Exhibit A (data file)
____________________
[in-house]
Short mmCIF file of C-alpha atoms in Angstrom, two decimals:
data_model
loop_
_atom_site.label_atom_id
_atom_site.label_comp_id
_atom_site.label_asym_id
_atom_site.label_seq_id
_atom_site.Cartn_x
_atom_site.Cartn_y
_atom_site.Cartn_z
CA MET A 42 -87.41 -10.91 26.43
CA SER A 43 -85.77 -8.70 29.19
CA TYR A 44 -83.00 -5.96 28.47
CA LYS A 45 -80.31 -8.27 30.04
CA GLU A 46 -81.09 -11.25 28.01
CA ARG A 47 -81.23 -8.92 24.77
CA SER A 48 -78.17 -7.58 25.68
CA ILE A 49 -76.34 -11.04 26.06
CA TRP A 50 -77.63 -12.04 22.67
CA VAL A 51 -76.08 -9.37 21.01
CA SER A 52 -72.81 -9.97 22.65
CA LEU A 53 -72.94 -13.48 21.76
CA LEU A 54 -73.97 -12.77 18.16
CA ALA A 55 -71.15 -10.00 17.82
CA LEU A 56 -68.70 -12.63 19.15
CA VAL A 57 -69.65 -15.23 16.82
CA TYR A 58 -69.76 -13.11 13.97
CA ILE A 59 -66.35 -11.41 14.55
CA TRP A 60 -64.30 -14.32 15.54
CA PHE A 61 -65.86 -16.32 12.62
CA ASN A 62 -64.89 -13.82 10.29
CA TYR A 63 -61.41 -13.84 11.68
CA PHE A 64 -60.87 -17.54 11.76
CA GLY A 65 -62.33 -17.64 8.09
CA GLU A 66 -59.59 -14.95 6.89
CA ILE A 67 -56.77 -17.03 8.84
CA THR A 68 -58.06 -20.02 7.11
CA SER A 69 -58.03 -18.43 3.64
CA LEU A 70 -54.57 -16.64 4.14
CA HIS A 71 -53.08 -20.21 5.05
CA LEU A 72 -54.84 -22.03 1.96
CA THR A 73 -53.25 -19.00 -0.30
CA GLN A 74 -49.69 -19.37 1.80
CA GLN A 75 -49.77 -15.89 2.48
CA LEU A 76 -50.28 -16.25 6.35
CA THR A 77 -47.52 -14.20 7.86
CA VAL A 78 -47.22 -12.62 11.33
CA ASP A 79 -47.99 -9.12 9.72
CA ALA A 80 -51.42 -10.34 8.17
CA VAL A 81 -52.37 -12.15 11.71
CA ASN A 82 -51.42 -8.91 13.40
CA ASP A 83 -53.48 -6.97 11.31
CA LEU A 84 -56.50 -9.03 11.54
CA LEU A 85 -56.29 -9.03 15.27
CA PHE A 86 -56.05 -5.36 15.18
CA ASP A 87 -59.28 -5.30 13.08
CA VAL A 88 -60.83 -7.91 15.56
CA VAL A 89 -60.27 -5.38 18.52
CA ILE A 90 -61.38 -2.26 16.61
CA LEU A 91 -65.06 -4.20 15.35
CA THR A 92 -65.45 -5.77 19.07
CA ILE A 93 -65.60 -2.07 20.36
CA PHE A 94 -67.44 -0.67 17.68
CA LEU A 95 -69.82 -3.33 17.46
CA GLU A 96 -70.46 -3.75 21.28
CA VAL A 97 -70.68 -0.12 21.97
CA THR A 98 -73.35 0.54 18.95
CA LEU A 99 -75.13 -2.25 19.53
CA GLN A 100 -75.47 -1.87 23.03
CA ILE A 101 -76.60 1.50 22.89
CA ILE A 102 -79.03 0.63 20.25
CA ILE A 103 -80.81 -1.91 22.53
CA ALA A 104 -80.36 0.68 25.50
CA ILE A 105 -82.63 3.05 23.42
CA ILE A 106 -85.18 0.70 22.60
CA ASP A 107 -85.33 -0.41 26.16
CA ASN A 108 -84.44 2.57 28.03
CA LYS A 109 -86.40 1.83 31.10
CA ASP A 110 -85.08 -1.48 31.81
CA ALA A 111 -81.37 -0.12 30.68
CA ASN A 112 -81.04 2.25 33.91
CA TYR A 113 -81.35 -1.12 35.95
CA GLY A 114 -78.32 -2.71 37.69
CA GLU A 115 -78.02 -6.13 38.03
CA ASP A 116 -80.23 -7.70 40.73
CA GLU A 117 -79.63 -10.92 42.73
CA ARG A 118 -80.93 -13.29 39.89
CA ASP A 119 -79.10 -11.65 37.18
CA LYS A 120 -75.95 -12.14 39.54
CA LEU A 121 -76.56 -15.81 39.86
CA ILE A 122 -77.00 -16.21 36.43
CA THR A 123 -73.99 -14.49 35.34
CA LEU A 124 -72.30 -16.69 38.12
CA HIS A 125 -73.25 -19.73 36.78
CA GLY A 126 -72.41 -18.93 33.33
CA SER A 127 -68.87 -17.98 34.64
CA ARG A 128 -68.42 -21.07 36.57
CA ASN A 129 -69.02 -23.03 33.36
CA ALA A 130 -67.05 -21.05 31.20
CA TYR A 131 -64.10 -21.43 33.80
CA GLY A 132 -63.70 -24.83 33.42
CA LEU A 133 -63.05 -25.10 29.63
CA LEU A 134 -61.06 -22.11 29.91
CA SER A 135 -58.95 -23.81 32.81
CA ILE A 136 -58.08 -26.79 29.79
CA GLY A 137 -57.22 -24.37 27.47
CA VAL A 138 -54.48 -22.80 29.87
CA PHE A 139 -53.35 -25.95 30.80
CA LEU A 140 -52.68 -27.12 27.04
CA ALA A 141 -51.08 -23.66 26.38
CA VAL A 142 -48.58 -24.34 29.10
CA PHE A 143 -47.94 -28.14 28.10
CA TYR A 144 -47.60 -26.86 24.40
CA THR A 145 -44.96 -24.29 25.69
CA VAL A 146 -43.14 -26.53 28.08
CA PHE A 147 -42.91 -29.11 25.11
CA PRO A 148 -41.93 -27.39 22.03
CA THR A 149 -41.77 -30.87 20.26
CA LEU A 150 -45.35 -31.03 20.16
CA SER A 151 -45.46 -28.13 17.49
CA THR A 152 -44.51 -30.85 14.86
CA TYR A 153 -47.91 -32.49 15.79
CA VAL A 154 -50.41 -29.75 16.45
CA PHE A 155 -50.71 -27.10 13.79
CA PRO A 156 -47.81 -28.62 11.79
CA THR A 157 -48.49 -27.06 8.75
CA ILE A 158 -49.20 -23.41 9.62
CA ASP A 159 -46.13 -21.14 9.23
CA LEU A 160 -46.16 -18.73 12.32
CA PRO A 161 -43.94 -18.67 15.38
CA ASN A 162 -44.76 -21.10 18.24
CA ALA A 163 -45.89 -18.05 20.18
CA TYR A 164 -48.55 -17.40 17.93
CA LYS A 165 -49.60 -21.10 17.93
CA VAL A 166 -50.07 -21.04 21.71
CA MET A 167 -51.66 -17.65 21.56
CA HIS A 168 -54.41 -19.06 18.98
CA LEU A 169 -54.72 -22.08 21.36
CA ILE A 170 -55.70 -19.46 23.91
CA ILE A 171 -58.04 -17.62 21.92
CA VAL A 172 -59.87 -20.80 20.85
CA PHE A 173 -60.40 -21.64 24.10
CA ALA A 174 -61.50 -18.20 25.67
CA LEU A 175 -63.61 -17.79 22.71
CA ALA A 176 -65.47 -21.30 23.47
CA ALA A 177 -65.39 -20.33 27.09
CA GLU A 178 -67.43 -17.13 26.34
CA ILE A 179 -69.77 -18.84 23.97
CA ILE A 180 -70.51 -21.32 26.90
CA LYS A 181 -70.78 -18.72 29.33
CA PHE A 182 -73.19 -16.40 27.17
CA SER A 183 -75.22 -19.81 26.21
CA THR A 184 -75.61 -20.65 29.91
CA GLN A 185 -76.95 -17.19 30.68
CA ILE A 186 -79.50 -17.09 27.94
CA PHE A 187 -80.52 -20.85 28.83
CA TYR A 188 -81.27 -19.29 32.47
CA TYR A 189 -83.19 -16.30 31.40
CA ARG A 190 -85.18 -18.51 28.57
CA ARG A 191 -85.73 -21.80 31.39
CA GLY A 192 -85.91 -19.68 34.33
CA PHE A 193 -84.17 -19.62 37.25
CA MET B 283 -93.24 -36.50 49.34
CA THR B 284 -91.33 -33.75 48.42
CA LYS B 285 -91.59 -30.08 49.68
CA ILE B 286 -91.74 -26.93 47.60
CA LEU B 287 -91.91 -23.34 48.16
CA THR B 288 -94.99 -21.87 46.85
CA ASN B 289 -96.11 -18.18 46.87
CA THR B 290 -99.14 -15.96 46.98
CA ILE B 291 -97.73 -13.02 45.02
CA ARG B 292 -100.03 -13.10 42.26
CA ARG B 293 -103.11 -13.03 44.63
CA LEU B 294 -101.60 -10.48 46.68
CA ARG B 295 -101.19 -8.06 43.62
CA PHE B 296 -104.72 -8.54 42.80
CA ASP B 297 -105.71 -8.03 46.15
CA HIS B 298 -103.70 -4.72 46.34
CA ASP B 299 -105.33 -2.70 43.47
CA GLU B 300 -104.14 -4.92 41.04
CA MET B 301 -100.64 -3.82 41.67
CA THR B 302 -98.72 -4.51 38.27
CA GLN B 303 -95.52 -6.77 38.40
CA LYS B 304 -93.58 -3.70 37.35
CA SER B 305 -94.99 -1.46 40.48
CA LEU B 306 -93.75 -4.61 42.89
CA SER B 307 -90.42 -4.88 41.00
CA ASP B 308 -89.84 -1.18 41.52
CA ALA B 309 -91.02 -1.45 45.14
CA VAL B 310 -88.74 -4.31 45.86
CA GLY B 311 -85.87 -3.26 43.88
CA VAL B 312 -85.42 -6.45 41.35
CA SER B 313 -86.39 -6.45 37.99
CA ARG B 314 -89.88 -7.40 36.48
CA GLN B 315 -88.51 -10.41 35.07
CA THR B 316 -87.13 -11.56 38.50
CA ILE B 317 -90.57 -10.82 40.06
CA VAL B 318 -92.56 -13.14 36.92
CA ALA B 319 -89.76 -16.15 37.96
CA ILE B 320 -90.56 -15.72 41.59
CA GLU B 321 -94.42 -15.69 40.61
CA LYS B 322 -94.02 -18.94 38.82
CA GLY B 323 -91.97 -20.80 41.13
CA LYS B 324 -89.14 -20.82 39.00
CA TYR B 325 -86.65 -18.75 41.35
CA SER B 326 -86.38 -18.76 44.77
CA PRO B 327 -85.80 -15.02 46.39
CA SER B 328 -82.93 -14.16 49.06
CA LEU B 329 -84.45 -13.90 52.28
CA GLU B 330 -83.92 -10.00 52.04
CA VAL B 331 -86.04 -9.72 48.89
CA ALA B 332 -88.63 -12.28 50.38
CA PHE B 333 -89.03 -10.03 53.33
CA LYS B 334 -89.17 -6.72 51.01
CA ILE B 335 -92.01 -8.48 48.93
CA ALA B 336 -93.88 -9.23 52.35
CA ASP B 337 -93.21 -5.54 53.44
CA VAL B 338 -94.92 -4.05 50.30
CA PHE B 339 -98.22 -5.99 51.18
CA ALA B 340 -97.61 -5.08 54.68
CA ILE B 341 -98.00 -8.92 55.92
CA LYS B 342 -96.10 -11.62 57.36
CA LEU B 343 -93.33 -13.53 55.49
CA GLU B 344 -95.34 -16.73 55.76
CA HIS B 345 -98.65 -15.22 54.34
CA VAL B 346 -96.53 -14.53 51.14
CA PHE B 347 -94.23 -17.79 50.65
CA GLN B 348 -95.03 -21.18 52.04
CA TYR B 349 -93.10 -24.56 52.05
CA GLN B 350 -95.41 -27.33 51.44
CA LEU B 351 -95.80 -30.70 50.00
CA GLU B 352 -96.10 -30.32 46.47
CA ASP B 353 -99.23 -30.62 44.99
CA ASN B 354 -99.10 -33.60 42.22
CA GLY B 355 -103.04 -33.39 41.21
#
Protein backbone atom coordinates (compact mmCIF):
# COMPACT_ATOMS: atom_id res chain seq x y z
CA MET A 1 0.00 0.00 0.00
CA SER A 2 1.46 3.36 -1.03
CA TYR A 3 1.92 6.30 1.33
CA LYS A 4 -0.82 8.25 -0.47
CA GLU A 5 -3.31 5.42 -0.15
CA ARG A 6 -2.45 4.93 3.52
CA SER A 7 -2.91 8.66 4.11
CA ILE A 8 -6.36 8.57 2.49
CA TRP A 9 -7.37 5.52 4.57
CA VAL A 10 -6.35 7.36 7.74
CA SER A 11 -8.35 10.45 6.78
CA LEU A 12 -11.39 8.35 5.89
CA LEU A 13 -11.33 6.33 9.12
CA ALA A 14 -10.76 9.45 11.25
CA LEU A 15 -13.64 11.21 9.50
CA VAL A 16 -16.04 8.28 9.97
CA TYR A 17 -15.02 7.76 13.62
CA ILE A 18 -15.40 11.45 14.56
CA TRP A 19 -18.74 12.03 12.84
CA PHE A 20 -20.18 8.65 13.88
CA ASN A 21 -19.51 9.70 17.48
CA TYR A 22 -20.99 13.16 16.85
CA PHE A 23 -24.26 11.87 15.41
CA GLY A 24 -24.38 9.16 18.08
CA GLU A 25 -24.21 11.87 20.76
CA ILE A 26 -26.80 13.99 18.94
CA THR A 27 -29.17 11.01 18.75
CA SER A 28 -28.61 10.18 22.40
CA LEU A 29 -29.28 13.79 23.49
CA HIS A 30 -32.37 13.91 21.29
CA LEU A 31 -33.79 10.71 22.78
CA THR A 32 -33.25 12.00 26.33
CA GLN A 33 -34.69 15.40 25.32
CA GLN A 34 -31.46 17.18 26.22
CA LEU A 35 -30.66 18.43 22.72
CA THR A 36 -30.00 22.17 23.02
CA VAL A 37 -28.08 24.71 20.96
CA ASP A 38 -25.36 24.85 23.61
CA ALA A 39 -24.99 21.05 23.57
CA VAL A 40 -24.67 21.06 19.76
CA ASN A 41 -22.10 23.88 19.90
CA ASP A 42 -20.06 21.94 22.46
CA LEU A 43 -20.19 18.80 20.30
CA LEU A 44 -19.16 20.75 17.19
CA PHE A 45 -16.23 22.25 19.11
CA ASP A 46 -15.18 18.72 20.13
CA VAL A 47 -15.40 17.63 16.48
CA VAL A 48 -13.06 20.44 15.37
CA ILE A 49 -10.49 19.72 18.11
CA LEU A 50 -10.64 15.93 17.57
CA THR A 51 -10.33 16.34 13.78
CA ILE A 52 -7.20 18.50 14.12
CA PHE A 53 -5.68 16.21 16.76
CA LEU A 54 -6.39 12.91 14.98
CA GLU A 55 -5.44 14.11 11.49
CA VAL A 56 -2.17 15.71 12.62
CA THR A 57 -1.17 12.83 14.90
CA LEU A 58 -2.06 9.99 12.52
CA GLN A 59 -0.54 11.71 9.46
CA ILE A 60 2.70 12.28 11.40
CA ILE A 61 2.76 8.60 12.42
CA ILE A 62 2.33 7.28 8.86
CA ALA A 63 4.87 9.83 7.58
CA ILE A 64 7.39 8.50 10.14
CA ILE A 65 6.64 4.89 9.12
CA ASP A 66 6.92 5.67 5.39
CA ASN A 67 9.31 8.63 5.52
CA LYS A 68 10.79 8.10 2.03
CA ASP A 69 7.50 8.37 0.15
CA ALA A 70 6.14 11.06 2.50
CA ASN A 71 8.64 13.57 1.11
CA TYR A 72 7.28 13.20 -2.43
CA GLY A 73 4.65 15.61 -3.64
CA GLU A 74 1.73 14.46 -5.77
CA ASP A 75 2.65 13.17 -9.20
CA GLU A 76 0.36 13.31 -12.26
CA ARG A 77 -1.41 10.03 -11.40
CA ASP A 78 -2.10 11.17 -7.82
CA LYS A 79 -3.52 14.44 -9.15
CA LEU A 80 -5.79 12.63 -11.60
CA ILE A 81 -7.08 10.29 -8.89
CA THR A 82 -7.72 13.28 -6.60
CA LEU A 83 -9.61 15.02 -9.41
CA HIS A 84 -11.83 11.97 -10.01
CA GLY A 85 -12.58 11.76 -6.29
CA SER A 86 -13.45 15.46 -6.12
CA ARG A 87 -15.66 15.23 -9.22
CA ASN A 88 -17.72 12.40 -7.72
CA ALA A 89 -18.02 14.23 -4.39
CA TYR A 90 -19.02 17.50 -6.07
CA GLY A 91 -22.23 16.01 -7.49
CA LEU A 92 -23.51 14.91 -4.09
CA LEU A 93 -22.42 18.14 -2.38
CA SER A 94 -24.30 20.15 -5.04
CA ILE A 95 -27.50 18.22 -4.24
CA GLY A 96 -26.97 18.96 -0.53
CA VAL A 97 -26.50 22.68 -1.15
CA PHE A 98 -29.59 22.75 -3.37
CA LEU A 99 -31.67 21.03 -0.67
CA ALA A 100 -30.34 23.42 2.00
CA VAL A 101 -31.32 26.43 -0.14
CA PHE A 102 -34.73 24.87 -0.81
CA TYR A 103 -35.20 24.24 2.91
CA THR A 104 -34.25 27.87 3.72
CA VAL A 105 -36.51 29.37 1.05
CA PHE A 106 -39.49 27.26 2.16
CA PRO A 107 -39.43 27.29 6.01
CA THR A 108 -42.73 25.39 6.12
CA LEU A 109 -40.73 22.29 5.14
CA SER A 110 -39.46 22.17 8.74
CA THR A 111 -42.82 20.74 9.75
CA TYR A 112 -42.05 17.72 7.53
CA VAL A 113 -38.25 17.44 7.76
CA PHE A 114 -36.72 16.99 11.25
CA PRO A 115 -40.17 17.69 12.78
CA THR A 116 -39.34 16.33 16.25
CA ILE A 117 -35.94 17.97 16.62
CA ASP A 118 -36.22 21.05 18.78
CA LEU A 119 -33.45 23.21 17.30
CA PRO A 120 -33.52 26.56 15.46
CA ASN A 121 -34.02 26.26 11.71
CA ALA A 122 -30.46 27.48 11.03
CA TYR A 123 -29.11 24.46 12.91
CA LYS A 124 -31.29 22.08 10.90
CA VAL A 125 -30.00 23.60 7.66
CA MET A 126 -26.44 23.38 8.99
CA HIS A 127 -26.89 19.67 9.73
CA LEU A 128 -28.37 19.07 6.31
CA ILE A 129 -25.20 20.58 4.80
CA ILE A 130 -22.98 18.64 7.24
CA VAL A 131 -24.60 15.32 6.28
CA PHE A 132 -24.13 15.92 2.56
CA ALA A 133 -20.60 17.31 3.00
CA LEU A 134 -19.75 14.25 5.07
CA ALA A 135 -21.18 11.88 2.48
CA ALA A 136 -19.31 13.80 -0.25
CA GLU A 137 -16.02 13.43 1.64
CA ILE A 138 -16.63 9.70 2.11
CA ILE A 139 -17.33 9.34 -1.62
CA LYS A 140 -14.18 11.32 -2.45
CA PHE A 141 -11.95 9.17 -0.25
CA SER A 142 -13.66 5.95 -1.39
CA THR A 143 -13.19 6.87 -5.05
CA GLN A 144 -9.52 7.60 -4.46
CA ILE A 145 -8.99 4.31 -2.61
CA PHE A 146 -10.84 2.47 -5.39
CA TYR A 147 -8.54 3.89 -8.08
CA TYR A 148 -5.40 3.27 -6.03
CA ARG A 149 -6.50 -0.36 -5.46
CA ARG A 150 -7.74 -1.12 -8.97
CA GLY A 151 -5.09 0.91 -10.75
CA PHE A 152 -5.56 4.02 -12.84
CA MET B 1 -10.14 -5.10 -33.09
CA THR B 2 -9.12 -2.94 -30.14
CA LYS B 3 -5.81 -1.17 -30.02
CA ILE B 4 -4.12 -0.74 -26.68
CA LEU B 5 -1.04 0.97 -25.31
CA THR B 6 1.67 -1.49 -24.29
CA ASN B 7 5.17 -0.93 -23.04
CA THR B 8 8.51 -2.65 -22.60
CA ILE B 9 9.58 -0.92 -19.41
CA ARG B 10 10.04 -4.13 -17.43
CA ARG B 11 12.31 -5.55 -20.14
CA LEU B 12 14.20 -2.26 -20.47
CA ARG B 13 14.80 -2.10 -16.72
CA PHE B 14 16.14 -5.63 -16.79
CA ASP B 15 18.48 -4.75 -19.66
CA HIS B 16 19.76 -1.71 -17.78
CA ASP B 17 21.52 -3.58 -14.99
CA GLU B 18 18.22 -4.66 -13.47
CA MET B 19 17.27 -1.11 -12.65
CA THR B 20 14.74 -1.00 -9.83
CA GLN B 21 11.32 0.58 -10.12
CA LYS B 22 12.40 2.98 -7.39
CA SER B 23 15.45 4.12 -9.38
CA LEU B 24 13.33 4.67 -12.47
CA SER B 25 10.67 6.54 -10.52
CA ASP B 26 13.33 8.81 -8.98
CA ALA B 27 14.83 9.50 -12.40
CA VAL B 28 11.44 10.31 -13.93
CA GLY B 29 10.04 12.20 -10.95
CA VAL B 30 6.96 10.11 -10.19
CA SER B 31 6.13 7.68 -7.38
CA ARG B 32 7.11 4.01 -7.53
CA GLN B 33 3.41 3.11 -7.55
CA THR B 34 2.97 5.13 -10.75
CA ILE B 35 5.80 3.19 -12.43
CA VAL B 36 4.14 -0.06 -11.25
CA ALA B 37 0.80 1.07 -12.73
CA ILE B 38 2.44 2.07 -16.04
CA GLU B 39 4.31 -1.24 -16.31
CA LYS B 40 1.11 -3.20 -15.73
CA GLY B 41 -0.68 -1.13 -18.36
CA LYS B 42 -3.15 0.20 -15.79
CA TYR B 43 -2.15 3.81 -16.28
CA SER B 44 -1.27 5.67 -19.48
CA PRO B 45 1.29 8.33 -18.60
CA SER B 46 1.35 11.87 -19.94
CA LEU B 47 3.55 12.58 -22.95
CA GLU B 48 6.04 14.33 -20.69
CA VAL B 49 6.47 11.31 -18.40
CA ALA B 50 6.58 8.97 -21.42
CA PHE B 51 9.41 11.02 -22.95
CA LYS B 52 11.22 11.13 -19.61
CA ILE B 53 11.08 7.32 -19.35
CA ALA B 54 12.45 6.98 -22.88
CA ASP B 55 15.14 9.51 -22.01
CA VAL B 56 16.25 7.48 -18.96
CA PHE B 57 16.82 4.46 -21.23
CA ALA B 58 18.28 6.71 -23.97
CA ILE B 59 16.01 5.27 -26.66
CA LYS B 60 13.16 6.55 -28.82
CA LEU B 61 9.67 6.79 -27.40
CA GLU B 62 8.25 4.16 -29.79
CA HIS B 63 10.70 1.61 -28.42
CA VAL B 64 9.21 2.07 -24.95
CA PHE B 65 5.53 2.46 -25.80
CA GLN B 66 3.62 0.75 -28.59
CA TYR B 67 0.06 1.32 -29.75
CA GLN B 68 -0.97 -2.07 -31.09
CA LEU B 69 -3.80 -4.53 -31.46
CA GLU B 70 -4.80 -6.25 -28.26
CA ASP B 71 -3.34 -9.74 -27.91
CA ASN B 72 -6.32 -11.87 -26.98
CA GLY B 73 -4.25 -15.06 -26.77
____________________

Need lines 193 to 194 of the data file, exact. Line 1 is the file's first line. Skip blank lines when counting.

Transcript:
CA VAL B 312 -85.42 -6.45 41.35
CA SER B 313 -86.39 -6.45 37.99